I suggest that section 2 should start with this. CA certificates are issued by parent CAs. So the sections on modification, revocation and injections make more sense to me here - they are all done by the parent of the CA that is affected by these actions.

@A-5.4.1: A shrink may be seen as adverse by the INR holder, but there may be reasons (e.g. transfers, temporary assignments, closure) why an RIR may have to reclaim certain resources. In our case these practices are based on community consensus in our address policy working group. So.. a specific INR holder may not be happy to see resources removed, but in some cases this is a feature, not a bug.

@A-5.4.2: I think this is being addressed by validation-reconsidered

@A-5.4.5: It may be hard to detect this case because of normal key rolls.

- Manifests (section 2.2) and CRLs (section 2.4)

These objects are part of the 'boilerplate' objects that a CA uses. To me they seem related. At least in our RP software we typically find the 'current' MFT and CRL for a validated CA certificate and then we use this to find and validate all other objects issued by this CA. So it would make sense to me to look at these next (as 2.2 and 2.3 after CA certificates)

In any case I don't think that the analysis of modification, revocation and injections are very useful here. For these to work an adverse agent needs to have access to the CA certificate's private key *and* repository. Bets are then just off.

I understand that you don't want to go in solution space here, but.. I believe that with RRDP we can now actually get multiple objects as a single delta. That means that a CA can publish a new MFT and CRL, and all its objects together.

This in turn means that an RP can find a MFT and CRL, check the thisUpdate/nextUpdate time to detect a withhold. And it can find all the objects enumerated on the MFT by hash. So it can detect withhold, replay or modification of other objects.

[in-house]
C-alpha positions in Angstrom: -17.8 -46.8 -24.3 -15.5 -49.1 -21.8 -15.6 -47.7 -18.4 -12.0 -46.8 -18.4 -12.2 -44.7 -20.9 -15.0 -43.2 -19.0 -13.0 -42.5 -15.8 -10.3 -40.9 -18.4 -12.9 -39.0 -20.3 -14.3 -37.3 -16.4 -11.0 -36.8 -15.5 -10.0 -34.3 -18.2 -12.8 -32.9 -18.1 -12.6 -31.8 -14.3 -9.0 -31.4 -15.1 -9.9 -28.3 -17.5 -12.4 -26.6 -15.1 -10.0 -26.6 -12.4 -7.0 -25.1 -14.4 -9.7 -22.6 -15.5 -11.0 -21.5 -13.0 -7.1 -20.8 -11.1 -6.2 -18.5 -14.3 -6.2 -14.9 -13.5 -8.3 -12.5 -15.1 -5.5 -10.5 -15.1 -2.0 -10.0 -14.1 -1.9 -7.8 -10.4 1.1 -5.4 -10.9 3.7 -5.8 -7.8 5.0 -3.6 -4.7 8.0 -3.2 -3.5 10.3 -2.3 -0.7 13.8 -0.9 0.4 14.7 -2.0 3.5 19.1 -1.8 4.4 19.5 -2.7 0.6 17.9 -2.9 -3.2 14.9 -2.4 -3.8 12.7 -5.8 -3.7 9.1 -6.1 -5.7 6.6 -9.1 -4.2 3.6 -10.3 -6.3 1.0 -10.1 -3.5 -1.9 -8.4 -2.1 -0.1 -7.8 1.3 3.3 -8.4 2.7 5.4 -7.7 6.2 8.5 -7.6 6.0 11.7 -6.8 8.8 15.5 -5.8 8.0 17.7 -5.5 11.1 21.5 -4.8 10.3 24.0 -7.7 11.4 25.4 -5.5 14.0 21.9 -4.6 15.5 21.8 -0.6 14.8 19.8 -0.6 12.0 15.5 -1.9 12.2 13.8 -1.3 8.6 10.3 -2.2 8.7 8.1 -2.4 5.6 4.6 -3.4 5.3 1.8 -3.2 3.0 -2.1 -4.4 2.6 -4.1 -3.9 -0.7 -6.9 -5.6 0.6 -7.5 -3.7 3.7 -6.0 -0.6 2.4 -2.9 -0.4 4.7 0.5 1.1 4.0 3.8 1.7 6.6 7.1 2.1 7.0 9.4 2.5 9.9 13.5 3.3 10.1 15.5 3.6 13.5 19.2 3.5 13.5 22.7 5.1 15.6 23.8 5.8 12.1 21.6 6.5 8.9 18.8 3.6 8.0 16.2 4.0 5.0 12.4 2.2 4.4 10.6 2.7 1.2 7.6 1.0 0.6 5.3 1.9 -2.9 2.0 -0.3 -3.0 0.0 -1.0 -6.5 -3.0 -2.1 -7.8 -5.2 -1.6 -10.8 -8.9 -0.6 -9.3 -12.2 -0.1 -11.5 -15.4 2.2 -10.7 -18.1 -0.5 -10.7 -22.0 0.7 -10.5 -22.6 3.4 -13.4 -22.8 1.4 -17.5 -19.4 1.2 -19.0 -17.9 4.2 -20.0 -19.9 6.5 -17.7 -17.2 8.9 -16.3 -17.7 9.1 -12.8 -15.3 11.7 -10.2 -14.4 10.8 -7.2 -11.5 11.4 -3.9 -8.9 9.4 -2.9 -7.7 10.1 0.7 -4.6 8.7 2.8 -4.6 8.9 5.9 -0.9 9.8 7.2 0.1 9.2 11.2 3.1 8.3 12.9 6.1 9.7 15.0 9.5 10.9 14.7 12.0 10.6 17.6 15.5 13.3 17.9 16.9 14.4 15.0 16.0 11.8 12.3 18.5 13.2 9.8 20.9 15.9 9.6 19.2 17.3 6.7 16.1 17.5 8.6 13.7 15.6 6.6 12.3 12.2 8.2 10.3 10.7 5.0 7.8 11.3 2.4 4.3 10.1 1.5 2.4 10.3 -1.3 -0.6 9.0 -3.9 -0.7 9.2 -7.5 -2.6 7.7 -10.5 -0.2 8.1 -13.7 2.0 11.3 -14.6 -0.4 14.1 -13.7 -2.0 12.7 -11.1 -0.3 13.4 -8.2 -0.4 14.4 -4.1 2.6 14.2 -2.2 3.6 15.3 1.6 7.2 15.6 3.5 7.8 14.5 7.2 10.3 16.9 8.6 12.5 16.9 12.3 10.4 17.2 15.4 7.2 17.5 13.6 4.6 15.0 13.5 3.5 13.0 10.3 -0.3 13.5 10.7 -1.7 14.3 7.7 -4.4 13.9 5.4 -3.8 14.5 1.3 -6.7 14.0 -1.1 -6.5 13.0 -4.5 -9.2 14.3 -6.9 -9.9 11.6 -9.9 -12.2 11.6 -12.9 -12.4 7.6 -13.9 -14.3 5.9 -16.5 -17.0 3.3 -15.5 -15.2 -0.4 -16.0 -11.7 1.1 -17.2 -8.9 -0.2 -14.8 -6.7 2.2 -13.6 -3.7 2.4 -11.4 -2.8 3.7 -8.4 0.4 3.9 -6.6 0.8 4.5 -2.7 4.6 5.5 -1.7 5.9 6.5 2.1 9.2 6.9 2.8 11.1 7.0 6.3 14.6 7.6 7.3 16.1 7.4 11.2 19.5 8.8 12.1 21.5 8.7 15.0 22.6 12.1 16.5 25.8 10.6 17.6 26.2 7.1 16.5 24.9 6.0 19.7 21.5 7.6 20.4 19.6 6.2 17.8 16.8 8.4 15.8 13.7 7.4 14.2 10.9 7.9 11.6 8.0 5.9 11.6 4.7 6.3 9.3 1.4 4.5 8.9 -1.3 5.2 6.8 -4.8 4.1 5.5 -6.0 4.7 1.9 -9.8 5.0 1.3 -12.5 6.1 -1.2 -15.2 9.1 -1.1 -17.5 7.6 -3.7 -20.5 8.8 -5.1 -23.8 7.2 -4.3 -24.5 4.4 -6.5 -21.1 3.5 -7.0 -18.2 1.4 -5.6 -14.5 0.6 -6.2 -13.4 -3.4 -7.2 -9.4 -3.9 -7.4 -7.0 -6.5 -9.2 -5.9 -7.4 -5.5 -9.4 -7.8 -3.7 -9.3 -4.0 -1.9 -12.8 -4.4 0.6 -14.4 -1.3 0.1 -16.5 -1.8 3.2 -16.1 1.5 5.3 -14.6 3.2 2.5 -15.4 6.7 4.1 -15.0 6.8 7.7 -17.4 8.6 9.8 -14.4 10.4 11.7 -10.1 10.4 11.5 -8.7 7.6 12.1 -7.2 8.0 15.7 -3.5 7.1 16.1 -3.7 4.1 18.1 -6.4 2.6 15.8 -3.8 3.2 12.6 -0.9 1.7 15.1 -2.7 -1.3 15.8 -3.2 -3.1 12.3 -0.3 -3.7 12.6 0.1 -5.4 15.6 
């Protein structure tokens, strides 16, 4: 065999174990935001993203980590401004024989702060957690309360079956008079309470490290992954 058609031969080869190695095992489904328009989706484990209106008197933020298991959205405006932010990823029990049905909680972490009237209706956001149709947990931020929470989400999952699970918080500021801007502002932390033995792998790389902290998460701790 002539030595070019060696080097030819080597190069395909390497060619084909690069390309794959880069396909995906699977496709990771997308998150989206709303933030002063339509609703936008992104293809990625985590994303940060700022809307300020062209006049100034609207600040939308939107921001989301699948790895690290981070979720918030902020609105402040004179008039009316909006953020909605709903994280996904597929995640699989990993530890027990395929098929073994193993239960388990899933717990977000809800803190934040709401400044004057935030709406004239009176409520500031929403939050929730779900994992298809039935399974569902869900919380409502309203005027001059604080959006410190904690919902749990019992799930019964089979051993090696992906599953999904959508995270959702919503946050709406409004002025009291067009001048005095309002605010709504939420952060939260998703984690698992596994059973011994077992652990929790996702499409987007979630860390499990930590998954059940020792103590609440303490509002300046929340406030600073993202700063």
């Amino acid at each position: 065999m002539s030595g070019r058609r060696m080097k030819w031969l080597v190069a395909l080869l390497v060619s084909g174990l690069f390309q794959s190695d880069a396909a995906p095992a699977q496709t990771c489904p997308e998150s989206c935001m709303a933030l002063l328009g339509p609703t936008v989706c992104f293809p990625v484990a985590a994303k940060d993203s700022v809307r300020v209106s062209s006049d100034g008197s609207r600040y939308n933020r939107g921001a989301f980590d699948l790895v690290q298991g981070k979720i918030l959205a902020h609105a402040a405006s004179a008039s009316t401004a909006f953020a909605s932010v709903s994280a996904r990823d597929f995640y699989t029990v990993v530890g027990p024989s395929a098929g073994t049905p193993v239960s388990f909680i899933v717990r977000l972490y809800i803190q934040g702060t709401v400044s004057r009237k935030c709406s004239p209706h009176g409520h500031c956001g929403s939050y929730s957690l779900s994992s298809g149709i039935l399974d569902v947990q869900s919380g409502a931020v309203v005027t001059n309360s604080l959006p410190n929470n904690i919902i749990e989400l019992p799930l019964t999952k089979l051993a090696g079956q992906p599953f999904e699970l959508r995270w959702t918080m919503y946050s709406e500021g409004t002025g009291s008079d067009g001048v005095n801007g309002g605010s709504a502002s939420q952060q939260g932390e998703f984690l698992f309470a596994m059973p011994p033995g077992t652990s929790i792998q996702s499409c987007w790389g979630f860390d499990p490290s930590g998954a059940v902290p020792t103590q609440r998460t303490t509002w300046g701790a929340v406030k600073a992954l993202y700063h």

Ultimately the adverse actions by a repository (deletion, suppression, corruption) cannot be prevented, but they can be *detected*. And I believe this is relevant to the analysis of those adverse actions.


- Ghostbusters

No comment

- ROAs

Similarly to manifests I don't think that the analysis of modification, revocation and injections are very useful here. Bets are off if an adversary has the key and the repo.

I think it would be more useful to analyse what the general problem is w.r.t. outsourcing CA functions - as is done later in the doc. People do it because it's convenient, but obviously this means that you have to *trust* that the organisation you outsource to will do any of those M/R/I type adverse actions.

- Router Certs

Same concerns as ROAs

 












> On 30 Jun 2016, at 23:11, Sandra Murphy <sandy@tislabs.com> wrote:
> 
> The authors of draft-ietf-sidr-adverse-actions-00, "Adverse Actions by a Certification Authority (CA) or Repository Manager in the Resource Public Key Infrastructure (RPKI)”,  believe that the document is ready for a working group last call.
> 
> This starts a two week wglc which will end on 14 July 2016.
> 
> Please review the draft and send comments and your opinion of whether it is worthy of publication to the list.  Remember that support for publication is needed, and comments can improve quality, so lack of comments is not sufficient.
> 
> You can reach the document at https://tools.ietf.org/html/draft-ietf-sidr-adverse-actions-00 and https://datatracker.ietf.org/doc/draft-ietf-sidr-adverse-actions.
> 
> —Sandy, speaking as one of the wg co-chairs.
> 
> _______________________________________________
> sidr mailing list
> sidr@ietf.org
> https://www.ietf.org/mailman/listinfo/sidr